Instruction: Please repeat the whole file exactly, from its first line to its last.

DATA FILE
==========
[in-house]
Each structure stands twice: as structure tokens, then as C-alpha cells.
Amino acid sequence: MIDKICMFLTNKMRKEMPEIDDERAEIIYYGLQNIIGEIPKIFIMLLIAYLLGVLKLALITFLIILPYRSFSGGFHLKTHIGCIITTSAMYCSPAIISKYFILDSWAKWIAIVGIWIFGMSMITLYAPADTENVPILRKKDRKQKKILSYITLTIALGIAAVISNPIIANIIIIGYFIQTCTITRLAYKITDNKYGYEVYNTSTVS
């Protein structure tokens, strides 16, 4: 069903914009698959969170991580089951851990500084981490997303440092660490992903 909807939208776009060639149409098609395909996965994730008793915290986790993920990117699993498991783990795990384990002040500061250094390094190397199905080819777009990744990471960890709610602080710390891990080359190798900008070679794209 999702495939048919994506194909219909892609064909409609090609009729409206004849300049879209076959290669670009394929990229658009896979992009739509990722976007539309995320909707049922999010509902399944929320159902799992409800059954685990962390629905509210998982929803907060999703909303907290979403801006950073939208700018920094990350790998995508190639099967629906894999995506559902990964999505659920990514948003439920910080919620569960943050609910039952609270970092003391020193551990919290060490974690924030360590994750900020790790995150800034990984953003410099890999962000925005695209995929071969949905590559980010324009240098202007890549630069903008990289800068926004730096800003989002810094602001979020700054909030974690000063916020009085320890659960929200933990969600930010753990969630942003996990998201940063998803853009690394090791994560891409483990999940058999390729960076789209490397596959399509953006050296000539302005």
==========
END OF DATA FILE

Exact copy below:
[in-house]
Each structure stands twice: as structure tokens, then as C-alpha cells.
Amino acid sequence: MIDKICMFLTNKMRKEMPEIDDERAEIIYYGLQNIIGEIPKIFIMLLIAYLLGVLKLALITFLIILPYRSFSGGFHLKTHIGCIITTSAMYCSPAIISKYFILDSWAKWIAIVGIWIFGMSMITLYAPADTENVPILRKKDRKQKKILSYITLTIALGIAAVISNPIIANIIIIGYFIQTCTITRLAYKITDNKYGYEVYNTSTVS
């Protein structure tokens, strides 16, 4: 069903914009698959969170991580089951851990500084981490997303440092660490992903 909807939208776009060639149409098609395909996965994730008793915290986790993920990117699993498991783990795990384990002040500061250094390094190397199905080819777009990744990471960890709610602080710390891990080359190798900008070679794209 999702495939048919994506194909219909892609064909409609090609009729409206004849300049879209076959290669670009394929990229658009896979992009739509990722976007539309995320909707049922999010509902399944929320159902799992409800059954685990962390629905509210998982929803907060999703909303907290979403801006950073939208700018920094990350790998995508190639099967629906894999995506559902990964999505659920990514948003439920910080919620569960943050609910039952609270970092003391020193551990919290060490974690924030360590994750900020790790995150800034990984953003410099890999962000925005695209995929071969949905590559980010324009240098202007890549630069903008990289800068926004730096800003989002810094602001979020700054909030974690000063916020009085320890659960929200933990969600930010753990969630942003996990998201940063998803853009690394090791994560891409483990999940058999390729960076789209490397596959399509953006050296000539302005």